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Meanwhile, the council says delaying a decision about minimum flows for the Manuherikia River at this stage will not ultimately delay when they take effect.
The majority of councillors last week voted not to note staff’s preferred minimum flows for the council’s land and water regional plan, which is due for notification in 2023, over concerns about incomplete science.
They asked for more technical work to be done, including habitat modelling, and a scientific peer review of the hydrology work.
The decision led to allegations of conflicts of interest, predetermination and unnecessary delays by four councillors, who wrote to Environment Minister David Parker to express their concerns.
Cr Marian Hobbs went on to sign a petition calling for government commissioners to replace regional councillors.
Mr Parker said he would respond to the issues raised in the letter from the four councillors and officials were providing him with information and advice.
He also intended to invite council chairman Andrew Noone to outline any issues he had about the recent decision to seek more information.
He could not provide a timeline for his response.
Mr Parker had not spoken to council staff, and again declined to speculate about appointing commissioners.
Despite delay concerns, council chief executive Sarah Gardner yesterday assured that staff were committed to progressing the work programme agreed by the council and minister in 2019.
She said the land and water plan would include water take limits and minimum flows for all water bodies when it was notified at the end of 2023.
"Staff will implement council’s decision from last week, and continue to work on progressing other freshwater management units and rohe."
Mrs Gardner said the resolution passed by councillors did not specify what further science work was required by the technical advisory group (TAG) — the group which supports the regional council and Manuherekia Reference Group with science and technical advice for the Manuherikia catchment.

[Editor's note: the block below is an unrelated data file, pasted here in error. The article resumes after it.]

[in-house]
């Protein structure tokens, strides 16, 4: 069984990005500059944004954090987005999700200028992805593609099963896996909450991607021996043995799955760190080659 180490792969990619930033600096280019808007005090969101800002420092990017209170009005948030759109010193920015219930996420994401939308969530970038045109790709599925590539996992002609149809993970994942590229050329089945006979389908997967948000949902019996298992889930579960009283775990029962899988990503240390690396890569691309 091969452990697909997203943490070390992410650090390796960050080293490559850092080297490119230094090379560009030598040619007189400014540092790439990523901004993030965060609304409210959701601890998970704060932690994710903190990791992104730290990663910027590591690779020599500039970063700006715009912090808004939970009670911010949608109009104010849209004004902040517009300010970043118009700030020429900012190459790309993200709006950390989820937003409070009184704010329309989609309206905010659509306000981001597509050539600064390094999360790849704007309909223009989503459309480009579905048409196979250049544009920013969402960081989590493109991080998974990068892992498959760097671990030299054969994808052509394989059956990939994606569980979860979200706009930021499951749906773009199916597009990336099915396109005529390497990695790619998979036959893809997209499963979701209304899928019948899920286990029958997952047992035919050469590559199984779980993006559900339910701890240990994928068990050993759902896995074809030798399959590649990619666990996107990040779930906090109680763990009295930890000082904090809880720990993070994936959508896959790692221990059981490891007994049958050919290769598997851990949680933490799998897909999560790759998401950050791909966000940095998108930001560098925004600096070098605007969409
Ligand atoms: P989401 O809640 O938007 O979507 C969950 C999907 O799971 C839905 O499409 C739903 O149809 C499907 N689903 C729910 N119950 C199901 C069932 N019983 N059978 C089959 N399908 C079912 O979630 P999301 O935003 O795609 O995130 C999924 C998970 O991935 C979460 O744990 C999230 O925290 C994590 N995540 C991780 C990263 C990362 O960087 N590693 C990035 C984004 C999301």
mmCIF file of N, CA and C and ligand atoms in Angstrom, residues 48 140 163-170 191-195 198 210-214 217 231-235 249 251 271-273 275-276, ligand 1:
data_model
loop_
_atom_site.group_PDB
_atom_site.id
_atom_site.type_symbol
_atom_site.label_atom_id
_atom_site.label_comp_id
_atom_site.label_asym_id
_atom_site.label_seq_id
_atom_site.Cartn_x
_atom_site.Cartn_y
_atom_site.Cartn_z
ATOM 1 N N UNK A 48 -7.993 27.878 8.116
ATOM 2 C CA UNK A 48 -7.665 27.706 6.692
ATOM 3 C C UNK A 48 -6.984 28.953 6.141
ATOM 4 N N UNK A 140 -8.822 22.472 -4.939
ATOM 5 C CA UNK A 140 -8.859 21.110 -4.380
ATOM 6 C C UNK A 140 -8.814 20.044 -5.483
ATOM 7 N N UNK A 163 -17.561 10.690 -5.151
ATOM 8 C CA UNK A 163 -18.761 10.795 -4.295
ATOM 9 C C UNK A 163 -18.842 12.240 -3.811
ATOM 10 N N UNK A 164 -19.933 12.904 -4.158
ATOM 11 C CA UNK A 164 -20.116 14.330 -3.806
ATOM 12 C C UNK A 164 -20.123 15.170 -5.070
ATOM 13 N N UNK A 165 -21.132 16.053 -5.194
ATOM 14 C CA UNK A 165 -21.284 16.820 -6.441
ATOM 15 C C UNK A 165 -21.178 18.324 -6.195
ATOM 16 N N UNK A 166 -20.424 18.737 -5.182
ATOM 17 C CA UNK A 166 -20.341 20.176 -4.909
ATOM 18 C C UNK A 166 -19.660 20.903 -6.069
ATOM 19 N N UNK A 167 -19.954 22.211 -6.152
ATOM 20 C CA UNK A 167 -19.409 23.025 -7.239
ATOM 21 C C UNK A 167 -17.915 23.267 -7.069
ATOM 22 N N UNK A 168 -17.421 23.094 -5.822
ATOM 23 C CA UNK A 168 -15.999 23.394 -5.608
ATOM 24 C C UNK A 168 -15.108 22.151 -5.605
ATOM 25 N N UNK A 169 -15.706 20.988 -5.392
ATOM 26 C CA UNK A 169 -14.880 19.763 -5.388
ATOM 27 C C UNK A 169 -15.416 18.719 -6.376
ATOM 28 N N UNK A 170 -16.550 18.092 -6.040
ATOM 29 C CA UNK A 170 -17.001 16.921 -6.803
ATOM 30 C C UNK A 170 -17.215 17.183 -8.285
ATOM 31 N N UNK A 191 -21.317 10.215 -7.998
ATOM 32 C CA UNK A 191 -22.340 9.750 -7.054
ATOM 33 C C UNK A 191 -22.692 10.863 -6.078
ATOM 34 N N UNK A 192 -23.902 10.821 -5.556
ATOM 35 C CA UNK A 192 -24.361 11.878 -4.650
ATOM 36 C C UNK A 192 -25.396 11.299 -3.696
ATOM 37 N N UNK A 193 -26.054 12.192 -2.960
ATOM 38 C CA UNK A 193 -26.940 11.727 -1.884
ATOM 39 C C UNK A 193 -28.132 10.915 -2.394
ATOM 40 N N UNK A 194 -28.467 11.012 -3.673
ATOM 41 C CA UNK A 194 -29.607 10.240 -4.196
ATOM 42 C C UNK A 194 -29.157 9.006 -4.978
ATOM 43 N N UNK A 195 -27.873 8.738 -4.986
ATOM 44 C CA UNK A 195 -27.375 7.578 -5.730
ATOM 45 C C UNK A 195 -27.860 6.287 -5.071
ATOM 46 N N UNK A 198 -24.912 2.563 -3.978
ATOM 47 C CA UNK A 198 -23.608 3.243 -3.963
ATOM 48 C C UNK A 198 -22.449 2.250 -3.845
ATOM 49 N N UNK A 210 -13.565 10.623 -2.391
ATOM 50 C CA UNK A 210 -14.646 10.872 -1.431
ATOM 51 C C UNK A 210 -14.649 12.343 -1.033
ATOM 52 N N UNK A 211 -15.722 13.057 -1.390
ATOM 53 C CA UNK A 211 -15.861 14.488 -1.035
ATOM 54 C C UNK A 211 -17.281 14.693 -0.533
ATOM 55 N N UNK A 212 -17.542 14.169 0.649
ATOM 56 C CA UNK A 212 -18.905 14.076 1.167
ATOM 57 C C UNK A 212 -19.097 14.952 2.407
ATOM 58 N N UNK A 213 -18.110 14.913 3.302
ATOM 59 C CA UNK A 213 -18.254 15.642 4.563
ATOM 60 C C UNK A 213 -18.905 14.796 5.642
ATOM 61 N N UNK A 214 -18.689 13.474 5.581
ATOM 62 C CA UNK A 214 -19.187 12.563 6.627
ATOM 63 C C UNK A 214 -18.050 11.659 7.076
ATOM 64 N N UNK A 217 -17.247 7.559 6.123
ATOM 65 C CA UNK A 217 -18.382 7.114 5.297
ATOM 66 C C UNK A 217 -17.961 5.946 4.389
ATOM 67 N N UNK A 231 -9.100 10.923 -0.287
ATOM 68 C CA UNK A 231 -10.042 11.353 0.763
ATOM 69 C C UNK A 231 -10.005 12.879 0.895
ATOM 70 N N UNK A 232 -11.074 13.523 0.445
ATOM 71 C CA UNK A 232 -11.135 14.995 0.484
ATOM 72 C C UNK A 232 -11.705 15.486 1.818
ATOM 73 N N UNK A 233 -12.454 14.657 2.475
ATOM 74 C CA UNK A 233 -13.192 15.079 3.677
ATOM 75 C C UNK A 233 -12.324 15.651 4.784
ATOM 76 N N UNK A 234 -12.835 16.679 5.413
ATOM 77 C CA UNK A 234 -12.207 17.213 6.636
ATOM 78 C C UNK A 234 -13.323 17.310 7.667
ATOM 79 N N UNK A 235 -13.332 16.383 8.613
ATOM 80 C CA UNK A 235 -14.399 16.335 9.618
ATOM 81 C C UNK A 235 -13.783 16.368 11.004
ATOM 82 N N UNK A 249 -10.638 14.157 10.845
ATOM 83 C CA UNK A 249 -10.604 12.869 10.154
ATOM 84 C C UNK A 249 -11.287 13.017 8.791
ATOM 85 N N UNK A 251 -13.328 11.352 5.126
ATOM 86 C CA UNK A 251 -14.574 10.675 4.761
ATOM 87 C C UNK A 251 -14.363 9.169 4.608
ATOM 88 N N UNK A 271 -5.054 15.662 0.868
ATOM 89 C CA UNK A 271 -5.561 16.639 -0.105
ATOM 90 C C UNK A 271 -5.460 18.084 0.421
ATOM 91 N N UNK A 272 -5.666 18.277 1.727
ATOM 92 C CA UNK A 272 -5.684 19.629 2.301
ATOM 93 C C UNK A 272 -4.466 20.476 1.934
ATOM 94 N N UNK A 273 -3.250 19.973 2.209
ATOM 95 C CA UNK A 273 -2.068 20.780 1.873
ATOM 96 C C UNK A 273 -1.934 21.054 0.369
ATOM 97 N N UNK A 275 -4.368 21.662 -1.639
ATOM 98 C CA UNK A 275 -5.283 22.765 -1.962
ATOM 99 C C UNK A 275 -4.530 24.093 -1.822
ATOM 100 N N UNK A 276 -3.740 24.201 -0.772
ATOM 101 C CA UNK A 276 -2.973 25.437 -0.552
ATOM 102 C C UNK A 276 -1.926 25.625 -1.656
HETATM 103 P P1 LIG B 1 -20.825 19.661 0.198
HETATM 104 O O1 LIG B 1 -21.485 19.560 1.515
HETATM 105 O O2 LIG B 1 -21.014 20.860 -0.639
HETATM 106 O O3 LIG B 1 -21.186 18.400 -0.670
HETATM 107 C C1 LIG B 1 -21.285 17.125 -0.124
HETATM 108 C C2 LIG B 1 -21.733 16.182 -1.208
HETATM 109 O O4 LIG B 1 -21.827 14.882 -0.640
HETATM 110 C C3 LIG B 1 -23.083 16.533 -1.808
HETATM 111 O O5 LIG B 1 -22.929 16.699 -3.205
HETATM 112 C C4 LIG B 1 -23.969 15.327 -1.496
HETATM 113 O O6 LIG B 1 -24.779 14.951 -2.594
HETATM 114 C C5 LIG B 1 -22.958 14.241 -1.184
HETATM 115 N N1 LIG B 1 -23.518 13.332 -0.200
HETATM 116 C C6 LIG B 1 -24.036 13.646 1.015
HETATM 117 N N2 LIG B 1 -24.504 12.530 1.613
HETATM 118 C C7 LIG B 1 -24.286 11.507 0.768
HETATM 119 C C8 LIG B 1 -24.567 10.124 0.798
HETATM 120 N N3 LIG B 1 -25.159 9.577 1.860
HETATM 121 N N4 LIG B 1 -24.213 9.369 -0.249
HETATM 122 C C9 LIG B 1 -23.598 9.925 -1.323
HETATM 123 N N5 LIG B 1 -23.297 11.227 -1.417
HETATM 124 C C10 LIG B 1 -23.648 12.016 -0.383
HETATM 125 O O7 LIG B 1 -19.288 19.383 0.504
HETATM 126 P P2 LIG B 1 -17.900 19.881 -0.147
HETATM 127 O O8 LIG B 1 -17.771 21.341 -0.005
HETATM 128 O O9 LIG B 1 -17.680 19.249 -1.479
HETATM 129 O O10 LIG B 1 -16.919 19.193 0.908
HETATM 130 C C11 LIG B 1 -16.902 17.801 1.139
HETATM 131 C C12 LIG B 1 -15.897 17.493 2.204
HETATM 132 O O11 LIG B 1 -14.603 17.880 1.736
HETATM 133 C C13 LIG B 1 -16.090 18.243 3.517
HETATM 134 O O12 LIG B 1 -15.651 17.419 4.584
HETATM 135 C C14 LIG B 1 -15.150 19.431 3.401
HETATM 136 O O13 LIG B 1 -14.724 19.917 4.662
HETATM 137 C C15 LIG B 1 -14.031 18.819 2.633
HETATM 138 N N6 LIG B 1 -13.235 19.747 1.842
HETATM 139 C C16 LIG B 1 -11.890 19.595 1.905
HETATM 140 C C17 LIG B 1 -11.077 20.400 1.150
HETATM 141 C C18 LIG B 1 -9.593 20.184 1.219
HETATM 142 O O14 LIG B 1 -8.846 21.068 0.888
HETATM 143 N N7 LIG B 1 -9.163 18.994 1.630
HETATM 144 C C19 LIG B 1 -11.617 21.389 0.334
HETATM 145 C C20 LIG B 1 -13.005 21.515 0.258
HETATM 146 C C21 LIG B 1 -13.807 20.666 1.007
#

The TAG is made up of representatives from organisations including Fish & Game, Kai Tahu ki Otago, the Department of Conservation, Omakau Irrigation Company, Otago Water Resource Users Group (OWRUG) and the regional council.
The group does not work for the council, only the council staff in the group do.
Ms Gardner said what would be reported, and when, was yet to be confirmed, and required a discussion with the TAG.
However, it was likely staff would report back to a strategy and planning committee meeting either next month or in November, she said.
Meanwhile, Manuherikia Catchment Group chairwoman Anna Gillespie said political drama surrounding the issue was overshadowing the relief felt by a large, invested community.
She said many whose livelihoods depended on the river were relieved when councillors opted not to note minimum flows for the Manuherikia River.
Asking instead for scientific work to continue before minimum flows were noted was not only the preference of the majority of councillors, but the majority of the catchment group that represented about 700 individual irrigators, she said.
She believed that the work, including the hydrological modelling, had been rushed to meet the council’s timeframes.
Her understanding was that while minimum flows needed to be included in the plan, that was not until 2023, and "there’s no rush for that to happen now".
"That’s just the staff trying to push their own agenda. And their own timelines," Mrs Gillespie said.
Responding to that, Mrs Gardner said council staff were simply doing what councillors had asked them to.
She noted there was no legal requirement for council to note the minimum flows prior to notification of the plan in 2023, she said.